Tuesday, May 13, 2014

800 Words: The Influence of Karl Marx - Part 2

Roughly fifteen years ago, there was an article in TIME Magazine which named Wittgenstein the Philosopher of the Century. It was written by Daniel Dennett, famous for being a philosopher of science and a major advocate for atheism. His principle thesis was that works of philosophy are classics because they: A) solve a major philosophical problem, or B) create a philosophy of such controversy that it demands to be read and discussed for centuries afterward. With his most famous volume - Tractatus Logico-Philosophicus - Wittgenstein tried to create an A), but he ended up with a B). The same might be said of Marx, only far moreso. Wittgenstein tried to ‘solve’ the issues of language, cognition, human perception, Marx tried to ‘solve’ the very fundament of human existence. In this way, there is no philosopher, not even Kant or Hegel, who was more ambitious and tried harder to put all human and human endeavor under a single, pithy explanation. To find a similarly ambitious project, you’d probably have to go back to The Bible itself or the Koran.

Marx, for all his fascination with Hegel, was not particularly interested in traditional philosophical problems. Philosophy was too small for him. It was just one facet of a human equation which inserted sociology, economics, and revolutionary action. To Marx, there is no idea that could be studied without the contexts of its practical application, of other ideas, and all the possible realities which could result if the idea was put into action - what Isaiah Berlin calls the ‘total activity of men.’ On this issue, he was absolutely right. Where he went wrong was in thinking that the total activity of men could be explained.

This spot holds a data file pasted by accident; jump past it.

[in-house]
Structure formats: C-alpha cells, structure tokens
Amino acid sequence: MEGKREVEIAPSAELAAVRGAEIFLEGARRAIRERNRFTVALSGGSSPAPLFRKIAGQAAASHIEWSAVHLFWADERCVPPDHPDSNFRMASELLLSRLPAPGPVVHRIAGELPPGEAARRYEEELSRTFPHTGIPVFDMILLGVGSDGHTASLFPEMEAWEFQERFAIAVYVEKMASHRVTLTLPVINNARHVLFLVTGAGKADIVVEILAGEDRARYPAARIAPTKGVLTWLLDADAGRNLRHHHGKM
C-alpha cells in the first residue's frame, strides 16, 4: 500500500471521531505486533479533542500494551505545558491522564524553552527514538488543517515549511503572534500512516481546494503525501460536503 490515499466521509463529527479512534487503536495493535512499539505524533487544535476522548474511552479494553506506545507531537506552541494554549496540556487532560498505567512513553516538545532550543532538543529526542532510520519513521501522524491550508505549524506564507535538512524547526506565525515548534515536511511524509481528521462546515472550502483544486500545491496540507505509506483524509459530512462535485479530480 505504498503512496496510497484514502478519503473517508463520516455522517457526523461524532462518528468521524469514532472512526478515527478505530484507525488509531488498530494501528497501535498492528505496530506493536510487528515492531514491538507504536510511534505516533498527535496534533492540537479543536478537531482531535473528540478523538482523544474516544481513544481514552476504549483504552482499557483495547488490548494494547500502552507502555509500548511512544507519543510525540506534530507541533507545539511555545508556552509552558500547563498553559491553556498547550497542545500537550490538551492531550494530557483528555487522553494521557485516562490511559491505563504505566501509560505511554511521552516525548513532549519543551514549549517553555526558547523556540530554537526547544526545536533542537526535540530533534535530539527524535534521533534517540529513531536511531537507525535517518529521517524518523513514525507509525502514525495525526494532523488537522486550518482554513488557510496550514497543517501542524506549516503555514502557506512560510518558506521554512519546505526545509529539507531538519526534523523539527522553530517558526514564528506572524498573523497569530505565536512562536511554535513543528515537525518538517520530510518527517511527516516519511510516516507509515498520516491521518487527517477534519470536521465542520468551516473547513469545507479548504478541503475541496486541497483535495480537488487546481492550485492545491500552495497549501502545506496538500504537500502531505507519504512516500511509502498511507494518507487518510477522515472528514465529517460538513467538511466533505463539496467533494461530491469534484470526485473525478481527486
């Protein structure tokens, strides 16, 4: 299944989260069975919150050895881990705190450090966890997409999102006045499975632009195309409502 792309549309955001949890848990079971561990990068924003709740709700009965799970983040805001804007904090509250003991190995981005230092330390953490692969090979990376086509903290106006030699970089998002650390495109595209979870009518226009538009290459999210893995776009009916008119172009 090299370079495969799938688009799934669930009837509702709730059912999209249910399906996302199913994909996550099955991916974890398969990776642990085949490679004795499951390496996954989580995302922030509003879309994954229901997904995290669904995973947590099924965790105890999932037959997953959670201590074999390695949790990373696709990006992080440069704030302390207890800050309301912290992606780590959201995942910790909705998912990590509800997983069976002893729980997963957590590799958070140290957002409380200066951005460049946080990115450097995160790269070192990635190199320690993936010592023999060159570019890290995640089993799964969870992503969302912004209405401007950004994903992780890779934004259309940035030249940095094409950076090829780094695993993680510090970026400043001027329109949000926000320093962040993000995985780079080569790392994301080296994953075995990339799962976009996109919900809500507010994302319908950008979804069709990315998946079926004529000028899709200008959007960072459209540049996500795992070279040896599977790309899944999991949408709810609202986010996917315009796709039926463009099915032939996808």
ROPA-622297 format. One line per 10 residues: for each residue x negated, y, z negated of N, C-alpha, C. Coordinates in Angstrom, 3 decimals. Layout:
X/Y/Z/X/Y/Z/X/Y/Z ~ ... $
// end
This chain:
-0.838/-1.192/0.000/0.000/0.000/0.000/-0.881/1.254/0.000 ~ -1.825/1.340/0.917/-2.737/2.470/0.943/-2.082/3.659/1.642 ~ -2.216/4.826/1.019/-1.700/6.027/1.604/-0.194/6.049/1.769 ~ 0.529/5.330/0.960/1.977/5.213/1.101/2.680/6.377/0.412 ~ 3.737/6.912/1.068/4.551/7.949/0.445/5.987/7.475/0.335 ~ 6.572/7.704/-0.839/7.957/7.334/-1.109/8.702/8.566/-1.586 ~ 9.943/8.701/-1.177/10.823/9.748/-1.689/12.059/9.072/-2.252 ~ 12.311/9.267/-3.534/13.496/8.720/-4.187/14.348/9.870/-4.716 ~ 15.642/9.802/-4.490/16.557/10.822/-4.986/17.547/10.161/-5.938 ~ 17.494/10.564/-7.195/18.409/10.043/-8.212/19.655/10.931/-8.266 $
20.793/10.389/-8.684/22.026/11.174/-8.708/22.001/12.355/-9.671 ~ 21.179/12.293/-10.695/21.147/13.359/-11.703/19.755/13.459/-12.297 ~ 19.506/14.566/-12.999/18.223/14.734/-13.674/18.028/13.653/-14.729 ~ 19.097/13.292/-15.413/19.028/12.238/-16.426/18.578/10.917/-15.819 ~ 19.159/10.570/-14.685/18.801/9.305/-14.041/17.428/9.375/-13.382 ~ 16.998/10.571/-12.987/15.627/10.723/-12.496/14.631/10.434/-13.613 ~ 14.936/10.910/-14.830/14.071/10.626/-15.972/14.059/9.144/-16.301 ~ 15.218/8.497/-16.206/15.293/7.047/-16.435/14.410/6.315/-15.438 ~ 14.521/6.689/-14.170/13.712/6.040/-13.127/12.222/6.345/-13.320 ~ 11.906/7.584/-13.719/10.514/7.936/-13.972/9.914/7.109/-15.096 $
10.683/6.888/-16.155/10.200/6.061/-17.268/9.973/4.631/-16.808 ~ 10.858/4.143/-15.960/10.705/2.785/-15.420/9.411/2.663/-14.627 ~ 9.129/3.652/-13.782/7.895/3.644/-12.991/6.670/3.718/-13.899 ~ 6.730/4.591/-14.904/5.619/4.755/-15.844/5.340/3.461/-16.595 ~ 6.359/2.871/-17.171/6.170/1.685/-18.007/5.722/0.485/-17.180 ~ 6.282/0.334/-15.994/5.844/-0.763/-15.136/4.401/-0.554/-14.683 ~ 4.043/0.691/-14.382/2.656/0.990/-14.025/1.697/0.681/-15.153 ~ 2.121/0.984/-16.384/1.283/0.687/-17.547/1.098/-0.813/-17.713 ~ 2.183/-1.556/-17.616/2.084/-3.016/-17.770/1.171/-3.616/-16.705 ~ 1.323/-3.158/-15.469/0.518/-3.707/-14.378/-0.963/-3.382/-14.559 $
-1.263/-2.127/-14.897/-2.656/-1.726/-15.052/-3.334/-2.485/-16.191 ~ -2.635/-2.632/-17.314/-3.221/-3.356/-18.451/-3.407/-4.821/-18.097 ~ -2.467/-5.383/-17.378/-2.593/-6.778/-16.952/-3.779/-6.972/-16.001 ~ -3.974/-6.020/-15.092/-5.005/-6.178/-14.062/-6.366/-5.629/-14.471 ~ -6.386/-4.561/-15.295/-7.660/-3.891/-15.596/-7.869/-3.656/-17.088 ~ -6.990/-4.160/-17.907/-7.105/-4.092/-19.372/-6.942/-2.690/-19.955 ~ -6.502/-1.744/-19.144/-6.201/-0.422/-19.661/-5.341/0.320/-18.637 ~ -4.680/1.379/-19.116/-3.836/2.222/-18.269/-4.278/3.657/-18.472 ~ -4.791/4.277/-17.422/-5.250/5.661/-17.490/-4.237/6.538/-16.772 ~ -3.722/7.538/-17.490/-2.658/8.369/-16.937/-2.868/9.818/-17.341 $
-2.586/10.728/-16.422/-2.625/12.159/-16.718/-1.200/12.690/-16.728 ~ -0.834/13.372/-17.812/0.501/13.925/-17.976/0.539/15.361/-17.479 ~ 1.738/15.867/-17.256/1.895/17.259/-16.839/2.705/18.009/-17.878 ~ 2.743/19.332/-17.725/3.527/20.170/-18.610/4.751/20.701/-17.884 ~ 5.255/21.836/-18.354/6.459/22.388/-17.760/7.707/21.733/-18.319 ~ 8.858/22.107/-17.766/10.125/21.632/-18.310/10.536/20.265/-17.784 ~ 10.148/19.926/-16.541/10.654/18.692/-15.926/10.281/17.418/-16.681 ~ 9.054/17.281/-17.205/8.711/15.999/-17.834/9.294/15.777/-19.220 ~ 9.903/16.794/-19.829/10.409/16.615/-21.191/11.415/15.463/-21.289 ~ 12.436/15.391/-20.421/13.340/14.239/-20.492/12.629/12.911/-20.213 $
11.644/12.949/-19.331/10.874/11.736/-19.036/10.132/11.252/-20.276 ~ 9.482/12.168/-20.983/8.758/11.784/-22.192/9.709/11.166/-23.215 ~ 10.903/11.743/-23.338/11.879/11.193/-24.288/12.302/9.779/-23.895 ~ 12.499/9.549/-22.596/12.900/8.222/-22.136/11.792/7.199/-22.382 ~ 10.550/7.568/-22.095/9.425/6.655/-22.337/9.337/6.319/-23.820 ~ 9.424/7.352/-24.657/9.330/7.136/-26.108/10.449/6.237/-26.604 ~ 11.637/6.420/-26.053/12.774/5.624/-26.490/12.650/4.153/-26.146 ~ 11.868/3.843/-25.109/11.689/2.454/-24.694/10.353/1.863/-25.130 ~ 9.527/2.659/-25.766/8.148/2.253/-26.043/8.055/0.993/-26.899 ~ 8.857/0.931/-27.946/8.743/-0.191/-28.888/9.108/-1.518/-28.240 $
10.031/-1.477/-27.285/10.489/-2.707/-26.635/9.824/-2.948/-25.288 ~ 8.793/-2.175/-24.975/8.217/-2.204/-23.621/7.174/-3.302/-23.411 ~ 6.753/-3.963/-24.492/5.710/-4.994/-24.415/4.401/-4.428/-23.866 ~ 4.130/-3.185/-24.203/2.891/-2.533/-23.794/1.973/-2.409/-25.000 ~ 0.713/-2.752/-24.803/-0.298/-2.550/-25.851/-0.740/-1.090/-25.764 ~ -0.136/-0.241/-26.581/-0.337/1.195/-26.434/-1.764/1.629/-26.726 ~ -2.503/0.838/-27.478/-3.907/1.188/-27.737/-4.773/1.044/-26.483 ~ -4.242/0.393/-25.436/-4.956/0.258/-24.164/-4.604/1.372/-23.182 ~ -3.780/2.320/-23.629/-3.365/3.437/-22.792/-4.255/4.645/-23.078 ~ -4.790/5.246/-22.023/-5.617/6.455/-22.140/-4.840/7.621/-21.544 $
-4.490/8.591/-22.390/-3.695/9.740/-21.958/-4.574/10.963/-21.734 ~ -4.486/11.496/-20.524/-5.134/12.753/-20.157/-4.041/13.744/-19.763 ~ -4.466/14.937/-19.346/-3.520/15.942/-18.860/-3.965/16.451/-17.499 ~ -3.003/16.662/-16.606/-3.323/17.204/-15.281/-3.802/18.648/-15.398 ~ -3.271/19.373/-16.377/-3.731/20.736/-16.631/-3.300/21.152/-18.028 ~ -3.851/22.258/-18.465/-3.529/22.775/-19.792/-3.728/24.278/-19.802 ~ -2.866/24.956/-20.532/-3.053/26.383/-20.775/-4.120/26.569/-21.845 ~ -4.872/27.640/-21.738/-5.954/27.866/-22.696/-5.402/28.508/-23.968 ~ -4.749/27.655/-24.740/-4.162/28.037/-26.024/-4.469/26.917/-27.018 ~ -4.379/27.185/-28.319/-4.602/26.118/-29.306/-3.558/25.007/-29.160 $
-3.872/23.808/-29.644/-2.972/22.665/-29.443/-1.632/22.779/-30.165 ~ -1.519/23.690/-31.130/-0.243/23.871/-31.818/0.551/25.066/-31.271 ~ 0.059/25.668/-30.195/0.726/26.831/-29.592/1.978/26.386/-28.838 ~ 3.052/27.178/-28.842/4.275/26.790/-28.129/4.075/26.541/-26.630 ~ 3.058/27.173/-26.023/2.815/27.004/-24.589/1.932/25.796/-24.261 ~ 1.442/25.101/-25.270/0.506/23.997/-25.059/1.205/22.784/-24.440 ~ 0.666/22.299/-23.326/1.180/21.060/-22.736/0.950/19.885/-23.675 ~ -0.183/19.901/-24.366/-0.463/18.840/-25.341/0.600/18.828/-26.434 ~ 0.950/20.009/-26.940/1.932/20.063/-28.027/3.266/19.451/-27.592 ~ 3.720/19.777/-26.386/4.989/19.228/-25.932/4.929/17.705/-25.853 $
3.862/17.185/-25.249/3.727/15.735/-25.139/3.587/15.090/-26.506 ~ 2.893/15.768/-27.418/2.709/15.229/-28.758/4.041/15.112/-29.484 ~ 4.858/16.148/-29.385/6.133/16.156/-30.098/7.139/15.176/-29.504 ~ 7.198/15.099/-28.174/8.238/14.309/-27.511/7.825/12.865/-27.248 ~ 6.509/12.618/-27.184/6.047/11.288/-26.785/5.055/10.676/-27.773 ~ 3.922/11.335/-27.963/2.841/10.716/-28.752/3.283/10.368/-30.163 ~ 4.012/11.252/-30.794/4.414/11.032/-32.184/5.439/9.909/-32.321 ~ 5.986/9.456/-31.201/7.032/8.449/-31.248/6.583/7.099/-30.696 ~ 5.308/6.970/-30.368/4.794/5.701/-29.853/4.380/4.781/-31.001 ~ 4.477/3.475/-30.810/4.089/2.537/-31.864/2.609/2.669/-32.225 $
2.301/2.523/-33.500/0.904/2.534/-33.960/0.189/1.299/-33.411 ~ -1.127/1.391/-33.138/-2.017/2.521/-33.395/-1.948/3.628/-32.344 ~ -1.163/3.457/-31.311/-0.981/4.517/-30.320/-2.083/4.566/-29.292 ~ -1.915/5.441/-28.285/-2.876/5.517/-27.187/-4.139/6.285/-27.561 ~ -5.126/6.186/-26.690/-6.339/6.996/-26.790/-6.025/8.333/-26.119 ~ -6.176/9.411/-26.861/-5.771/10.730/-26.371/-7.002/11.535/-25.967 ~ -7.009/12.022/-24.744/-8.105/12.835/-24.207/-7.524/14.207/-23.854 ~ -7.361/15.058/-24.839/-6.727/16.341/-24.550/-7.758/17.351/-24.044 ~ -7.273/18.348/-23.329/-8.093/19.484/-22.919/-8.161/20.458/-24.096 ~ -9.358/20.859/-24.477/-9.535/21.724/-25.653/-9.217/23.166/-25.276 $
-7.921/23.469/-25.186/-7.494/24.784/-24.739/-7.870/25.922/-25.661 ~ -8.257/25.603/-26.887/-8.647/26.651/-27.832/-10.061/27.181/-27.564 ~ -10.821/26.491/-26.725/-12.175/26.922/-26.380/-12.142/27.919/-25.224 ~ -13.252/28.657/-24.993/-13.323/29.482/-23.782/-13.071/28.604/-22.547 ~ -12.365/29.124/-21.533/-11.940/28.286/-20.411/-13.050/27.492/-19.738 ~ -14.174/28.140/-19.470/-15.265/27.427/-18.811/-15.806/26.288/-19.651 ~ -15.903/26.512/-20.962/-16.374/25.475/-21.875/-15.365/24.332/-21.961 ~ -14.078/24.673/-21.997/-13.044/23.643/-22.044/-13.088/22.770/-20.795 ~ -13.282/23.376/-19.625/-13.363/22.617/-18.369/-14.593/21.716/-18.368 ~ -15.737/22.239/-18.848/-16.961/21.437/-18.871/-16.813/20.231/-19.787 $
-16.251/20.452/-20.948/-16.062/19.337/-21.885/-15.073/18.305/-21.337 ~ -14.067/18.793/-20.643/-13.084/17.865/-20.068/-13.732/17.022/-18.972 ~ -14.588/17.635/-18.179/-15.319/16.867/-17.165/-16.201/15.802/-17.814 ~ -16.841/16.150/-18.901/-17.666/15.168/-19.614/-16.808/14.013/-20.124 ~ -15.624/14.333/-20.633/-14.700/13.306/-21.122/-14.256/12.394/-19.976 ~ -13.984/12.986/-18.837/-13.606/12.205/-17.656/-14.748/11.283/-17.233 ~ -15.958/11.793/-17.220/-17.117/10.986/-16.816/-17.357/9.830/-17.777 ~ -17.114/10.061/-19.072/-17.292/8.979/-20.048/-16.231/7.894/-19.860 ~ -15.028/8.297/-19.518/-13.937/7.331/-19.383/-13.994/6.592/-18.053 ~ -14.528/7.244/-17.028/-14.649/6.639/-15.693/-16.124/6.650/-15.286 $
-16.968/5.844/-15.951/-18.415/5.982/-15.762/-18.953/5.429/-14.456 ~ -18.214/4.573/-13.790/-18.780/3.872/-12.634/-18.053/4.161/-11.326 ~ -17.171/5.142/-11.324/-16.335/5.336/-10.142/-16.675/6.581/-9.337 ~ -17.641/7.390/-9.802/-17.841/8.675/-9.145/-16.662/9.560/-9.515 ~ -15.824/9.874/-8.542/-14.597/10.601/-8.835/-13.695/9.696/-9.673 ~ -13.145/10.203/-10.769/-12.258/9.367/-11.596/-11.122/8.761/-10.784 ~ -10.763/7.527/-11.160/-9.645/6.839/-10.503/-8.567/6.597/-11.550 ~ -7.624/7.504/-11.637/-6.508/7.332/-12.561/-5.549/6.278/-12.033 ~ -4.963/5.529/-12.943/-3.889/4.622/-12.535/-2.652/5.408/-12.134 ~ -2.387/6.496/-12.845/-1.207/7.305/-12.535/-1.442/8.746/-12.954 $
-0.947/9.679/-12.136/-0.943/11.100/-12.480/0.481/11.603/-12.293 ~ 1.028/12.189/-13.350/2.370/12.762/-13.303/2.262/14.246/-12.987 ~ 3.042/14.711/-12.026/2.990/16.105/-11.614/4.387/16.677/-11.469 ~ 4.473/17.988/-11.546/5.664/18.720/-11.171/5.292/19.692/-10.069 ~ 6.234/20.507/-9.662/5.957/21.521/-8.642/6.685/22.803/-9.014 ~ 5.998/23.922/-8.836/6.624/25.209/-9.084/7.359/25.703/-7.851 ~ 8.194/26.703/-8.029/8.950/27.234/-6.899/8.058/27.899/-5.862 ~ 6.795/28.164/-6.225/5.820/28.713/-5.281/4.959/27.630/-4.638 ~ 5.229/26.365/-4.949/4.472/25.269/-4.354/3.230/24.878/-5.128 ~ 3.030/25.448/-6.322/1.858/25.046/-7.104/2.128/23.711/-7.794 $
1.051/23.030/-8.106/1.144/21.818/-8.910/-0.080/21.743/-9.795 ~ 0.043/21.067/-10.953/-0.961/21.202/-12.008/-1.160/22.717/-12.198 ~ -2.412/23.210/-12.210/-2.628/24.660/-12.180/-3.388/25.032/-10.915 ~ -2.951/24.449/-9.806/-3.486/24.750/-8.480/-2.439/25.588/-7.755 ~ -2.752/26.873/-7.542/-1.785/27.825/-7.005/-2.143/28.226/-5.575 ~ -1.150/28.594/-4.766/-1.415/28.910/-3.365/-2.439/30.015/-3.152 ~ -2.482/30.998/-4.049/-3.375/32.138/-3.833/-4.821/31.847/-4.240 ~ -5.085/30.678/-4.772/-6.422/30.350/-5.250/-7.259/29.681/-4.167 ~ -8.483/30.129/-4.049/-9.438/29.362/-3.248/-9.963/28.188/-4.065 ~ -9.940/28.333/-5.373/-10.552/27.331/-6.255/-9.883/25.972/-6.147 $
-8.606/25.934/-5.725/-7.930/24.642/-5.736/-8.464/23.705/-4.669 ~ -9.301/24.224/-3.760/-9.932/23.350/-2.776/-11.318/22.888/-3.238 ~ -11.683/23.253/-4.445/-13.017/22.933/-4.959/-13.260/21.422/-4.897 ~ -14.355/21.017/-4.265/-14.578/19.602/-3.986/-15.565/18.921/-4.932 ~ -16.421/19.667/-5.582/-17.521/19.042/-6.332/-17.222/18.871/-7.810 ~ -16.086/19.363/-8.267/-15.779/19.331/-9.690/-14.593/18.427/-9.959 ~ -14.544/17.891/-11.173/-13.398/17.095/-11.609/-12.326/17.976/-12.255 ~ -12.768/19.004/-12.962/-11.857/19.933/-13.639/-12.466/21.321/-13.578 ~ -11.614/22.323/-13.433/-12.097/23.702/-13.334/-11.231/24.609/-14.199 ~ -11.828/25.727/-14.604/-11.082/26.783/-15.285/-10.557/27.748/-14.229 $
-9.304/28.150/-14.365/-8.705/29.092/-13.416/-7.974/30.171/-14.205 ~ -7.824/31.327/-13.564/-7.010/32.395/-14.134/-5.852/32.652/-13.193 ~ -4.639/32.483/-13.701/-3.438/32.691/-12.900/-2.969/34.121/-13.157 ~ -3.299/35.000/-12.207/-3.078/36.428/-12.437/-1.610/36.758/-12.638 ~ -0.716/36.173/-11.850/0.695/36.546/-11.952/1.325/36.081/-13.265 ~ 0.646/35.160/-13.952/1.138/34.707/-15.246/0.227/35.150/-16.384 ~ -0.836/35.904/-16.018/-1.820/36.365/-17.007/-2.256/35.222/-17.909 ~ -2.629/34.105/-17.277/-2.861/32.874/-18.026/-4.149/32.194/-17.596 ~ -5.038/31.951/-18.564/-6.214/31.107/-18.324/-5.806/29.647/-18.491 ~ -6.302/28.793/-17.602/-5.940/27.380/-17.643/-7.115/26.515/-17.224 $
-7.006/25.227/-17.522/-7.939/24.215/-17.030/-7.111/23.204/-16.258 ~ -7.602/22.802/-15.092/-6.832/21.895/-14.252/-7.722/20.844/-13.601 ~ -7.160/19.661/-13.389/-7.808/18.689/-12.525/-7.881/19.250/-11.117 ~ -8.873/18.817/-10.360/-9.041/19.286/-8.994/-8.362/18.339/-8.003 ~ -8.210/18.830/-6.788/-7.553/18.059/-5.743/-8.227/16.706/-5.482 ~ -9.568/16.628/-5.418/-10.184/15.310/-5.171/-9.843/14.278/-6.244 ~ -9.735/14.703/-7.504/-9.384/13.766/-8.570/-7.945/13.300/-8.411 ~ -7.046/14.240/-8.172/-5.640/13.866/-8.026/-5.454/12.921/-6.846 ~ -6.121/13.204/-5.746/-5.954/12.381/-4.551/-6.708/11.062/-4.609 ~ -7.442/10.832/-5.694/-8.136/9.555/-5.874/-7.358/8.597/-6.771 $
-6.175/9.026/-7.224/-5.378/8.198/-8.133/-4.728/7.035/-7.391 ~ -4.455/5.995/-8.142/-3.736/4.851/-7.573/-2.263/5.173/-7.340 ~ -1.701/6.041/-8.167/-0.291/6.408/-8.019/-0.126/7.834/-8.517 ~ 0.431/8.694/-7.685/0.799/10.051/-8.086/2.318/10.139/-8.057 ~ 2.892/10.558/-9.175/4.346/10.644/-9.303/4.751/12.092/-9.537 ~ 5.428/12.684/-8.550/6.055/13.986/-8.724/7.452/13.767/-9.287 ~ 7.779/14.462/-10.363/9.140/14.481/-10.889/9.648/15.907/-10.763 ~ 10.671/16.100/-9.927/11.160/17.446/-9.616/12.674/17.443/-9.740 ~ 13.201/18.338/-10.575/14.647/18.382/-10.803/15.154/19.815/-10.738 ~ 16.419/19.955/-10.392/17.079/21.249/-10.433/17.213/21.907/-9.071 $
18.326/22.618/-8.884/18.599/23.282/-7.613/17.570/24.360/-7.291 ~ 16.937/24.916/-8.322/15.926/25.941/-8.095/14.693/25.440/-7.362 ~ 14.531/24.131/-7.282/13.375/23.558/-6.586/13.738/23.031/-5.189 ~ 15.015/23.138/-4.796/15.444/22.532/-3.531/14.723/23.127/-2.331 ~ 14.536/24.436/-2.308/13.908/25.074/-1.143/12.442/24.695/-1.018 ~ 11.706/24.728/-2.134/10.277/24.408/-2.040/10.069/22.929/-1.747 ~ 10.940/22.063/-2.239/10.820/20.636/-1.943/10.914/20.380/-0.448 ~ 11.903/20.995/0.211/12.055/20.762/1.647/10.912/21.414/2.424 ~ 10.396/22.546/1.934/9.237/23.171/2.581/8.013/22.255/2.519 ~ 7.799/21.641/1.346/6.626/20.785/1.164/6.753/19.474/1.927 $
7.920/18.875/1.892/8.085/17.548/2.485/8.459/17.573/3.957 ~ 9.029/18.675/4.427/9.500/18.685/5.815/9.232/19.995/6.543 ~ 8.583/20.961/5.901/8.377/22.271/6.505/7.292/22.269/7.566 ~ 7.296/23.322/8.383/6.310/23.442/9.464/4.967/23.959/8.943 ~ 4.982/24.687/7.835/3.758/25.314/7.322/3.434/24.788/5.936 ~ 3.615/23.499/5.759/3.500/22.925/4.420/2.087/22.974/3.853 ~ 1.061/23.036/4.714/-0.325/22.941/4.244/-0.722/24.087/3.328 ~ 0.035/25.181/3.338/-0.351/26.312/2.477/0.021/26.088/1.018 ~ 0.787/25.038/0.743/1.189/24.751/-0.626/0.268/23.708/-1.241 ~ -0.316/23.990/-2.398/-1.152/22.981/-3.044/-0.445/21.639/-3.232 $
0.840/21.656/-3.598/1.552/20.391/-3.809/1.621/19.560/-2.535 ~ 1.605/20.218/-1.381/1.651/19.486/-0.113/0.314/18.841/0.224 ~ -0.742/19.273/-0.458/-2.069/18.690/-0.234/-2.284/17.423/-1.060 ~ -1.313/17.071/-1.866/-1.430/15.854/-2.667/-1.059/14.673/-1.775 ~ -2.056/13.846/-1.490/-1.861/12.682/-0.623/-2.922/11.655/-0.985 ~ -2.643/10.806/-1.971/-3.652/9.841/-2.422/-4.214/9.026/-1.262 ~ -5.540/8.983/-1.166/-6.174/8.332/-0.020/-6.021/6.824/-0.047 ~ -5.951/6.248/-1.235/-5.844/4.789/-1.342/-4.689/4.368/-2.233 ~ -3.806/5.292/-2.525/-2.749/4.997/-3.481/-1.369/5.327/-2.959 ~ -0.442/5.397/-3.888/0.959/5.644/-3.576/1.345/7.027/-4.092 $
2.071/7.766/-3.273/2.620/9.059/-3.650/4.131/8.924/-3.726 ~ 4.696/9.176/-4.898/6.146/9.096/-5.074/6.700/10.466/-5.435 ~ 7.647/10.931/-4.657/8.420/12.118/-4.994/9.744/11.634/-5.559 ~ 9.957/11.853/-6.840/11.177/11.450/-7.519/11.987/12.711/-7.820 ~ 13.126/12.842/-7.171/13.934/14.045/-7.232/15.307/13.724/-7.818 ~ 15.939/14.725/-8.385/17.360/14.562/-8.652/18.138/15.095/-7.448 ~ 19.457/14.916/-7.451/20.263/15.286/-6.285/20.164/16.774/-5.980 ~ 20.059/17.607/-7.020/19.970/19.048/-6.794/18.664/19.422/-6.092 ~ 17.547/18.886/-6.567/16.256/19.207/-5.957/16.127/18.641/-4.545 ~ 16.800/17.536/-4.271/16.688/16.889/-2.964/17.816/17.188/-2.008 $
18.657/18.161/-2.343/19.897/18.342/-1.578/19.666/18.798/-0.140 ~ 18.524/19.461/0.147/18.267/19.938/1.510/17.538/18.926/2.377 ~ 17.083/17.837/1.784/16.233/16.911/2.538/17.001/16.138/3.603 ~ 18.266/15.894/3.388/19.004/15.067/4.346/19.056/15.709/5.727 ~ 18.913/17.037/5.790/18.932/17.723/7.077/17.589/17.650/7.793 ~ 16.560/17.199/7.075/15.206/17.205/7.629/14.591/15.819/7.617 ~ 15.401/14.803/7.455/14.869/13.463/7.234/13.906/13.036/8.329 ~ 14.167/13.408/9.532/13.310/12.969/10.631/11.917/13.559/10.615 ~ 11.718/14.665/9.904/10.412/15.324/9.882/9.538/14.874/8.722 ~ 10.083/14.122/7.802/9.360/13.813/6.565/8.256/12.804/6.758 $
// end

Nevertheless, Marx was the philosophical Zero-Hour at which the slate was wiped clean of God, spirit, and ideal forms. After his impact, it was no longer a given that such things existed, and philosophers had to re-assert the mind-body duality in order to discuss it. Other philosophers before Marx and Feuerbach held a belief in pure materialism, like Diderot and Helevetius, and probably Voltaire too though he never discussed it directly. But it was an assertion they had to make against the prevailing winds. The very passion which Marxism inspired around the world made materialism an acceptable belief to have - at least in intellectual circles.

Like all materialists, Marx does not believe that our sentience makes us an object above nature. We are a natural creature; an animal like any other animal. All natural things which apply to other animals apply to us - a belief which Darwin in many ways vindicated when he published On the Origin of Species in 1859, eight years before the first volume of Das Kapital was published.

Where humans differed from animals was in their ability to create tools - not use tools, but to actually create them. And because we can create tools to help us provide for our basic necessities, our relationship to nature has been altered and thrown off-kilter. With every tool comes a new necessity which this tool creates, which creates the necessity for another tool, which creates a vicious cycle of need. There is a bit of a contradiction in this view of mankind’s uniqueness against his absolute material view of man being beholden to biology, but only a slight one that needn’t concern us yet.